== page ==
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Reverend Walter E. Fauntroy's keynote address to the SCLC informs his listeners of the trials and the triumphs of African-Americans in the US. Fauntroy focuses primarily on the subject nonviolence and provides his listeners with a summary of the progress that blacks have made since the start of the Civil Rights Movement.
John Harrigan, Jr. describes his education and work experience to Dr. King, and explains his desire to transition to the social revolutionary movement. He offers his services to Dr. King, stating his reimbursement requirements. He ends his letter by outlining a four step process to solve poverty in the United States.
The Southern Christian Leadership Conference published this booklet profiling Ralph David Abernathy. The articles describe his background, how he got involved in the Civil Rights Movement and the future of the SCLC under his leadership.
Jerome Miller, a field representative for Encampment for Citizenship, writes to Andrew Young requesting a meeting and soliciting direction for selecting students to attend an upcoming event.
In a letter from Tom Offenburger to Dr. King, a response to a newspaper article written by Bruce Galphin is attached. The article refers to the Civil Rights Movement as a rather violent campaign, due to the harm done to the "good order of society." The response argues on the side of the Civil Rights Movement, and further proves that it is indeed a nonviolent campaign.
The Methodist Youth Fellowship extends a second invitation to Dr. King to speak to in Philadelphia. The proposed speaking engagement would coincide with Dr. King's appearance at the Greater Philadelphia Citizens Committee meeting.
Eunice Janousek requests that Dr. King review materials in the matter of the Blakey case with the hope that he can provide assistance to those who are being oppressed in South Dakota.
Ms. Grace Newman, National Chairman of the Fort Hood Three Defense Committee, informs Rev. Abernathy of her support of his leadership in SCLC. In honor of her pledge to Dr. King, she promises to continue working to organize poor communities in Puerto Rico.
Mr. Huger, City Commissioner of Dayton Beach, Florida, informs Dr. King how much he enjoyed a recent visit to Ebenezer, and wishes Dr. King good health and success.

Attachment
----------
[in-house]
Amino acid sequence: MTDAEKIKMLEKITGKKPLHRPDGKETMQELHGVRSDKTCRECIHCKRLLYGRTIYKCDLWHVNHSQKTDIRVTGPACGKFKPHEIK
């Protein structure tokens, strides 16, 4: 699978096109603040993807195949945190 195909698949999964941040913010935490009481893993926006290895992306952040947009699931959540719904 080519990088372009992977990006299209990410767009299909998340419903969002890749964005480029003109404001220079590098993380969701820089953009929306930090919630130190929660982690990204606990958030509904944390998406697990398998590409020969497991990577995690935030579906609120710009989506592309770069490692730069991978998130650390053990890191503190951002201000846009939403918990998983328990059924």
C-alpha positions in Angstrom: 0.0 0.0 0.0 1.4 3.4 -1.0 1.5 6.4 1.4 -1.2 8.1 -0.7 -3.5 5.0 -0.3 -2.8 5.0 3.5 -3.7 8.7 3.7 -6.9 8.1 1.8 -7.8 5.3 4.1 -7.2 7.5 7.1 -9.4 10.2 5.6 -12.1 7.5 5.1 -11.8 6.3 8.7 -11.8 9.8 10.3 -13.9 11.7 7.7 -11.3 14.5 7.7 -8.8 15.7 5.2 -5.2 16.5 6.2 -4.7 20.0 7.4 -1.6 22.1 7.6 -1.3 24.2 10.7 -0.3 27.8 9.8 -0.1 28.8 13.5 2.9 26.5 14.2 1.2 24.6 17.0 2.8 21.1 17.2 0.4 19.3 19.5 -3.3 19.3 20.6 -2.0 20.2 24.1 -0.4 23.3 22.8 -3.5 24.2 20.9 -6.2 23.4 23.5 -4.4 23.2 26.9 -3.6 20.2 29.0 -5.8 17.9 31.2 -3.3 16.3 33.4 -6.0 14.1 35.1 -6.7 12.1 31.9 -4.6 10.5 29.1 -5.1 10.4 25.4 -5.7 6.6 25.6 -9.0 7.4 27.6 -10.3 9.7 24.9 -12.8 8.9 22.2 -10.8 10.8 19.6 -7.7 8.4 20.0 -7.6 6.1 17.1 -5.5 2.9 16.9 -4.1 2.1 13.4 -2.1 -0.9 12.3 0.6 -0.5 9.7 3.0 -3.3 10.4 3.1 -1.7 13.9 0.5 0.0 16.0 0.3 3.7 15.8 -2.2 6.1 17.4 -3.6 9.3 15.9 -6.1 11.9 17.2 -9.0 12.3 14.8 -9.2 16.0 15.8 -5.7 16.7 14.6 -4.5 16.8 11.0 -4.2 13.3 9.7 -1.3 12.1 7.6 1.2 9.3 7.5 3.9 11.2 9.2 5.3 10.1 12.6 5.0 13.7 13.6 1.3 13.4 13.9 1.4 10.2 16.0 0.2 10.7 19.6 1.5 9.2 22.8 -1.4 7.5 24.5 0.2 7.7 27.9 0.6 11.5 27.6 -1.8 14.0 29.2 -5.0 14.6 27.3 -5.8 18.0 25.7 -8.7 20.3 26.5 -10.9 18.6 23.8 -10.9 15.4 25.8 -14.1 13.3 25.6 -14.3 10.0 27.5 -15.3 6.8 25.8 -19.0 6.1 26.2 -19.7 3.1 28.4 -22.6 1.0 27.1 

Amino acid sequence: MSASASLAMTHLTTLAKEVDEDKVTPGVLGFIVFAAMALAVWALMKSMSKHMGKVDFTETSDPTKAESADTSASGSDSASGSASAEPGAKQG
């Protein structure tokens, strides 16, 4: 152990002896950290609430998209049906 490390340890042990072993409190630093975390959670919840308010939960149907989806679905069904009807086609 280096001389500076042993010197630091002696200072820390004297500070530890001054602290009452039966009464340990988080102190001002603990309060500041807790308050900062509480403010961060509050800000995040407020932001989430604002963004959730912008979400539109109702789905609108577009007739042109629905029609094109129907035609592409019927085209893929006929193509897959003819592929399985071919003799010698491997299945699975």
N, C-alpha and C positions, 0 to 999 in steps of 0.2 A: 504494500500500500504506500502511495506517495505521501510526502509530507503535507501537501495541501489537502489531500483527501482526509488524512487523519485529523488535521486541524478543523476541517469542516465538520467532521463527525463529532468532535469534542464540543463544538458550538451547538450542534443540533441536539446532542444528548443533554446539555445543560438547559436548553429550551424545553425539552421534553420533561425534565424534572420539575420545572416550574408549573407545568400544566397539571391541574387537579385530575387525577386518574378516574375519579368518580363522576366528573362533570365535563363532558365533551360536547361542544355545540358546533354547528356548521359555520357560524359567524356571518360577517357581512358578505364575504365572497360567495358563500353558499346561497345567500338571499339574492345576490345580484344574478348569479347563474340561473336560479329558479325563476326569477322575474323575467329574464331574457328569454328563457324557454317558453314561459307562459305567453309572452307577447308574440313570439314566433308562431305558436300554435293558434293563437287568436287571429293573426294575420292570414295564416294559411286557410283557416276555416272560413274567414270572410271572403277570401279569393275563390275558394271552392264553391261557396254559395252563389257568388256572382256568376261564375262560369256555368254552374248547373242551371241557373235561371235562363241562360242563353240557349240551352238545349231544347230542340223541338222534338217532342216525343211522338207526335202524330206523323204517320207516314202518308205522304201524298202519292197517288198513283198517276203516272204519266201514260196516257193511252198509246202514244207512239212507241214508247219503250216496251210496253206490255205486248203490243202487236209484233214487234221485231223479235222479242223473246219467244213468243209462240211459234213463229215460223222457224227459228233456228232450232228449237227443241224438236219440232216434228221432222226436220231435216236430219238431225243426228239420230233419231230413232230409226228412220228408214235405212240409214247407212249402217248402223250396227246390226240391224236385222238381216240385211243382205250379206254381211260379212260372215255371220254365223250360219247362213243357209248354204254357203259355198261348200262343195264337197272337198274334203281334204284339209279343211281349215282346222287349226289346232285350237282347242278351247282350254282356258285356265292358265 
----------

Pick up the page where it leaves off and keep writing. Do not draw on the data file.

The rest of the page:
The Poor People's Committee of the Grenada Freedom Movement writes to Dr. King requesting help in securing jobs and adequate education.
Dr. King writes Adolph Held, President of the Jewish Labor Committee, in response to his inquiry regarding SCLC's position on anti-semitism. Dr. King clarifies a number of distortions produced by the media, and presents the facts of the Chicago Conference of New Politics event throughout the letter.
Ernest Shaefer communicates with Dora McDonald to solidify the details surrounding Dr. King's lecture in Pennsylvania. Mr. Shaefer informs Miss McDonald of the written confirmation and formal contract that must be signed in advance.
Mr. Karno and Mr. Saunders request assistance for their Pledge for Peace campaign. This campaign specifically targets the economy through the automotive industry. "I hereby pledge not to buy a new car until there is peace in Vietnam".
Dr. King sends this urgent request for protection to US Attorney General Nicholas Katzenbach. Negro citizens were brutalized while protesting the arrest of James Orange. Alabama State Troopers prevented protestors from seeking medical attention by refusing to allow them to leave Zion Methodist Church.
Edmond Jansson writes a letter to the members of the Senate Judiciary Committee contradicting a report on how Roy Wilkins was treated in Salt Lake City, Utah. A copy was sent to Dr. King.
Ms. McDonald grants Reverend Fernando permission to publish Dr. King's, "Letter from Birmingham Jail."